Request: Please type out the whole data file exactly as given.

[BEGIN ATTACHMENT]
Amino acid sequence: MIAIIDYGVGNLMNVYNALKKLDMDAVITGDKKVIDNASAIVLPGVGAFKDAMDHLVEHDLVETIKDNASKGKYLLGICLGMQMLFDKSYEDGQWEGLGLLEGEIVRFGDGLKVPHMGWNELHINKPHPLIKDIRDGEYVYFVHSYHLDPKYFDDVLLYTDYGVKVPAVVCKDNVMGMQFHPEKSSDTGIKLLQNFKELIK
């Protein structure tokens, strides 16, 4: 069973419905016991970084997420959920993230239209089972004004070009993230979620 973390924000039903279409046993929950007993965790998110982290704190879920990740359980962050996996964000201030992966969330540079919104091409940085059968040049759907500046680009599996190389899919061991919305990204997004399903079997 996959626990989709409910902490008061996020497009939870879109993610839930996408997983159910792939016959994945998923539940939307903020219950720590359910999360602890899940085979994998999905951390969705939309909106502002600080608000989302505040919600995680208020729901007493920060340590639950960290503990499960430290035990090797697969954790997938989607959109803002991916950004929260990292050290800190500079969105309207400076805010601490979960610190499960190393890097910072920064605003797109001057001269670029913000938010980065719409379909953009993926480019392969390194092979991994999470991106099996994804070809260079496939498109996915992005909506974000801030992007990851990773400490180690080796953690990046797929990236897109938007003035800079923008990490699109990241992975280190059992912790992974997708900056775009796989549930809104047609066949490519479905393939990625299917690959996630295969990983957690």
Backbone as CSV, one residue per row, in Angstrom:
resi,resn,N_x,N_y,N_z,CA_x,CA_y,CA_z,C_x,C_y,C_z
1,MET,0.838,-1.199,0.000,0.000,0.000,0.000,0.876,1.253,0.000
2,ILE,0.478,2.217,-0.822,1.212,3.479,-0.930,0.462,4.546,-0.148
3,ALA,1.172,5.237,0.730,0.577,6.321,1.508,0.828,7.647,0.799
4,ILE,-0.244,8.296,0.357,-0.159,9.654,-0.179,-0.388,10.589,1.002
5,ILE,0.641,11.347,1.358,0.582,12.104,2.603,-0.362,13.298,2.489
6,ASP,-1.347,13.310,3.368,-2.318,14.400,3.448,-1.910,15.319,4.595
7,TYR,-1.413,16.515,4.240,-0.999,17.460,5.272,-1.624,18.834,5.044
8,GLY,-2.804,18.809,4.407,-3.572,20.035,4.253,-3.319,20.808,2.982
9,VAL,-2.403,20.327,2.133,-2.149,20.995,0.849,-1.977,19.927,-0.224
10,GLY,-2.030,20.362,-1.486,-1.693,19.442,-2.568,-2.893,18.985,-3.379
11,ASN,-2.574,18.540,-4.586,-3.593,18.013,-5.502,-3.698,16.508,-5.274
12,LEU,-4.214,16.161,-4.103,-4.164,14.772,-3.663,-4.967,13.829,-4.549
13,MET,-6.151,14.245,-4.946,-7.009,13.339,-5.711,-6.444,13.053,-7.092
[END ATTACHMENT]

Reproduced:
Amino acid sequence: MIAIIDYGVGNLMNVYNALKKLDMDAVITGDKKVIDNASAIVLPGVGAFKDAMDHLVEHDLVETIKDNASKGKYLLGICLGMQMLFDKSYEDGQWEGLGLLEGEIVRFGDGLKVPHMGWNELHINKPHPLIKDIRDGEYVYFVHSYHLDPKYFDDVLLYTDYGVKVPAVVCKDNVMGMQFHPEKSSDTGIKLLQNFKELIK
């Protein structure tokens, strides 16, 4: 069973419905016991970084997420959920993230239209089972004004070009993230979620 973390924000039903279409046993929950007993965790998110982290704190879920990740359980962050996996964000201030992966969330540079919104091409940085059968040049759907500046680009599996190389899919061991919305990204997004399903079997 996959626990989709409910902490008061996020497009939870879109993610839930996408997983159910792939016959994945998923539940939307903020219950720590359910999360602890899940085979994998999905951390969705939309909106502002600080608000989302505040919600995680208020729901007493920060340590639950960290503990499960430290035990090797697969954790997938989607959109803002991916950004929260990292050290800190500079969105309207400076805010601490979960610190499960190393890097910072920064605003797109001057001269670029913000938010980065719409379909953009993926480019392969390194092979991994999470991106099996994804070809260079496939498109996915992005909506974000801030992007990851990773400490180690080796953690990046797929990236897109938007003035800079923008990490699109990241992975280190059992912790992974997708900056775009796989549930809104047609066949490519479905393939990625299917690959996630295969990983957690």
Backbone as CSV, one residue per row, in Angstrom:
resi,resn,N_x,N_y,N_z,CA_x,CA_y,CA_z,C_x,C_y,C_z
1,MET,0.838,-1.199,0.000,0.000,0.000,0.000,0.876,1.253,0.000
2,ILE,0.478,2.217,-0.822,1.212,3.479,-0.930,0.462,4.546,-0.148
3,ALA,1.172,5.237,0.730,0.577,6.321,1.508,0.828,7.647,0.799
4,ILE,-0.244,8.296,0.357,-0.159,9.654,-0.179,-0.388,10.589,1.002
5,ILE,0.641,11.347,1.358,0.582,12.104,2.603,-0.362,13.298,2.489
6,ASP,-1.347,13.310,3.368,-2.318,14.400,3.448,-1.910,15.319,4.595
7,TYR,-1.413,16.515,4.240,-0.999,17.460,5.272,-1.624,18.834,5.044
8,GLY,-2.804,18.809,4.407,-3.572,20.035,4.253,-3.319,20.808,2.982
9,VAL,-2.403,20.327,2.133,-2.149,20.995,0.849,-1.977,19.927,-0.224
10,GLY,-2.030,20.362,-1.486,-1.693,19.442,-2.568,-2.893,18.985,-3.379
11,ASN,-2.574,18.540,-4.586,-3.593,18.013,-5.502,-3.698,16.508,-5.274
12,LEU,-4.214,16.161,-4.103,-4.164,14.772,-3.663,-4.967,13.829,-4.549
13,MET,-6.151,14.245,-4.946,-7.009,13.339,-5.711,-6.444,13.053,-7.092